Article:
Polygamous church may pull up roots

Utah town preps for move as sect's leader evades law

Associated Press/March 5, 2005
By Travis Reed

Hildale, Utah -- No one in this secluded polygamous town along the Arizona border is necessarily sure what it will look like a month from now. They don't know where they will live, who will live with them or whether they will be torn from their families and neighbors and uprooted two states away.

Or, if they do know, they're not saying. And neither is the man who will make that decision for them, the reclusive prophet of the polygamous Fundamental Church of Jesus Christ of Latter-day Saints, who reportedly is building a heavily fortified compound in Texas where he and his closest supporters will live.

"I'm not in a position where I would know much about it, so I don't know that I could really comment one way or the other," said church member David Zitting, who also is Hildale's mayor.

Observers of the church, however, are convinced that church prophet Warren Jeffs, who has a reported 50 to 70 wives, is culling his flock and preparing the most devout followers for the move to Texas to avoid prosecution in Utah on allegations of forced child marriages, sexual abuse, welfare fraud and tax evasion.

The claims haven't yet produced criminal charges because authorities are struggling to find anyone in this distrustful enclave who will talk.

"Warren's going to pick out the most devout followers . . . and then move them (to Texas). He's got to keep (the cities) going because they're his slaves," said Sam Brower, a detective hired by former church members who has investigated the sect for two years.

Aside from a 1953 raid in which authorities swept in and arrested polygamists and took custody of children, this town and its counterpart just down the road, Colorado City, Ariz., have been able for the most part to live in seclusion, in full obedience to their prophet and with the belief that men can't get into heaven unless they have at least three wives.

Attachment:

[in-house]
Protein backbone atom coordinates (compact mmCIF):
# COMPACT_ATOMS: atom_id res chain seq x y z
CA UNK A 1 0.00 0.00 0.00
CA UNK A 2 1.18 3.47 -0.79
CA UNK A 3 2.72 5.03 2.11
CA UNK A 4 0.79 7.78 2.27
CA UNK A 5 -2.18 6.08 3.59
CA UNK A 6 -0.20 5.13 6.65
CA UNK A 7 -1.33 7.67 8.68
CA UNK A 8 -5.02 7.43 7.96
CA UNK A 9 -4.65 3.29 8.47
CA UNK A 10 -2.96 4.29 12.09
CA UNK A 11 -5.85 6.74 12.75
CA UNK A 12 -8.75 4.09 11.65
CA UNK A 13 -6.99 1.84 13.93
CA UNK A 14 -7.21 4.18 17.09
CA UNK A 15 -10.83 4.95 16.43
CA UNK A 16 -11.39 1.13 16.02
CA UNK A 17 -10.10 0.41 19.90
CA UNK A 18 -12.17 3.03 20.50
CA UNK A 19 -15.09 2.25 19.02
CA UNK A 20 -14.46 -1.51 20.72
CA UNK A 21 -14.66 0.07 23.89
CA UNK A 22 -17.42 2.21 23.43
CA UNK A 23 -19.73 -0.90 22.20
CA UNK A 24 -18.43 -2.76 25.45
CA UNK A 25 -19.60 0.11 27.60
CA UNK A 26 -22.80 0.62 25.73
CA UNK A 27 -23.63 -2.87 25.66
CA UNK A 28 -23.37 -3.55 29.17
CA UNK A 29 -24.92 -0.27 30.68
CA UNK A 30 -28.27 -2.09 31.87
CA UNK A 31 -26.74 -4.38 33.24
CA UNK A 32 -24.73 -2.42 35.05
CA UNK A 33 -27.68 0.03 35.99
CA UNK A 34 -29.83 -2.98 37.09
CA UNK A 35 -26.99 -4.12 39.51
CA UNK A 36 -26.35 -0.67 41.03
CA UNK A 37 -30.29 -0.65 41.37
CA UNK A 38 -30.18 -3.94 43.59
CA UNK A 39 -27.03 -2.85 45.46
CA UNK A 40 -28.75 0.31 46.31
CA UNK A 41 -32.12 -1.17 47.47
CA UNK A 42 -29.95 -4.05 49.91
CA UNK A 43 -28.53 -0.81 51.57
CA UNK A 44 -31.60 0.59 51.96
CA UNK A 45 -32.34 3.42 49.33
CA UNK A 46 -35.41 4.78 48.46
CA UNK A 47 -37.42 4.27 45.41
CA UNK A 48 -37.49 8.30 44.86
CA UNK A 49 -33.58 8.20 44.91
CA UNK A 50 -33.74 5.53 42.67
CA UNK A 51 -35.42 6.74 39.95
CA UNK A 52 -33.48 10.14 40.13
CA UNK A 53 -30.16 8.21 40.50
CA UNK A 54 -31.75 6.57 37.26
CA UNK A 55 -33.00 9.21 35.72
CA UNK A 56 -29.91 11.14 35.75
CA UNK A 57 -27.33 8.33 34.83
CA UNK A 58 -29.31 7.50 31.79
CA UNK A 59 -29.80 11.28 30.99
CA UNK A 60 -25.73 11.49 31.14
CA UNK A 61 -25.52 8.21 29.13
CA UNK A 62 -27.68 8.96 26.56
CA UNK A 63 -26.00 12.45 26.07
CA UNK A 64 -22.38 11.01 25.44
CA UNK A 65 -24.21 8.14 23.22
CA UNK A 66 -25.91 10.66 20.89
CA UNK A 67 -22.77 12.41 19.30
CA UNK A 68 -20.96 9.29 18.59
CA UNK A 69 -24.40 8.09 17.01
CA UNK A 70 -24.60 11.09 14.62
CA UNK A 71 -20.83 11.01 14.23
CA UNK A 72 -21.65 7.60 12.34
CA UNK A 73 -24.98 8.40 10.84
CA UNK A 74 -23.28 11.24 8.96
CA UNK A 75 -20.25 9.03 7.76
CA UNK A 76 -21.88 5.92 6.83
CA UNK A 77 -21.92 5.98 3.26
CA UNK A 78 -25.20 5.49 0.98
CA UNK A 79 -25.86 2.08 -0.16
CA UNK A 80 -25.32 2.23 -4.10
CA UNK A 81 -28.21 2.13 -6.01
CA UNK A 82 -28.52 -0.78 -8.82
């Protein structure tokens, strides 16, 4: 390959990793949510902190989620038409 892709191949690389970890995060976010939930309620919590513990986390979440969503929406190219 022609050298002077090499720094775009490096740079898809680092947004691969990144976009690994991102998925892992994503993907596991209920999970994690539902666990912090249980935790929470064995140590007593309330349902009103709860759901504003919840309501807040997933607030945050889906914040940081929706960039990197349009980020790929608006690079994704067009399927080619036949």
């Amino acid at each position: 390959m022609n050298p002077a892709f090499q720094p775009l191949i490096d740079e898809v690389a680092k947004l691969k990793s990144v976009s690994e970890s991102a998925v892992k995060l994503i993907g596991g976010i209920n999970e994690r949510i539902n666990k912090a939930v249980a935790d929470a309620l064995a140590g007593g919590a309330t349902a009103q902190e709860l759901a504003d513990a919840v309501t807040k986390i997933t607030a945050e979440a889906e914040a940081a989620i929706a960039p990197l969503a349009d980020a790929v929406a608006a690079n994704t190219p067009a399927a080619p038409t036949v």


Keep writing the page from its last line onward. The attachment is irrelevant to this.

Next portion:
But as Utah and Arizona authorities intensify investigations, that may be about to change.

Utah Attorney General Mark Shurtleff says he's going to keep pursuing Jeffs and the group, in-state or not.

"Some people say, yeah, be glad they're moving. They're no longer your problem. I don't feel that way," he said.

Since Jeffs took over the church after his father died, observers say, he has guided it with a ruthless hand and boundless ambition to dispatch anyone who threatens his leadership.

Shurtleff has called Jeffs an "evil genius" who knows how to manipulate people and the welfare and legal systems to retain power.

"For three years now, he's been doing everything he can to keep people from cooperating with us," he said.

Jeffs has barred church members from public school. Children may attend only private schools until the sixth, seventh or eighth grades, Brower said. Most residents are considered to be functionally illiterate.

The church has purchased about 2,000 acres of land near Eldorado, Texas, and set about construction on a breakneck pace. Brower has flown over the compound and says it's guarded by sentries 24 hours a day and monitored by cameras. It now includes about eight "homes" roughly the sizes of motels, a big meeting hall, a towering temple and about four other buildings.

The church also has purchased a 60-acre plot near the southwestern Colorado town of Mancos, though it's not clear what's planned for that land.

In the meantime, Utah's 3rd District Court in Salt Lake City is considering a motion by the plaintiffs Brower works for - former members alleging sexual abuse and others who say they were unfairly kicked out of their homes by Jeffs and barred from speaking with the families - that would break up the church trust which owns all the land in Hildale and Colorado City.

It's tough for people outside the community to understand, Brower explains. Everyone here has grown up here, and they've never known anything else, he says.

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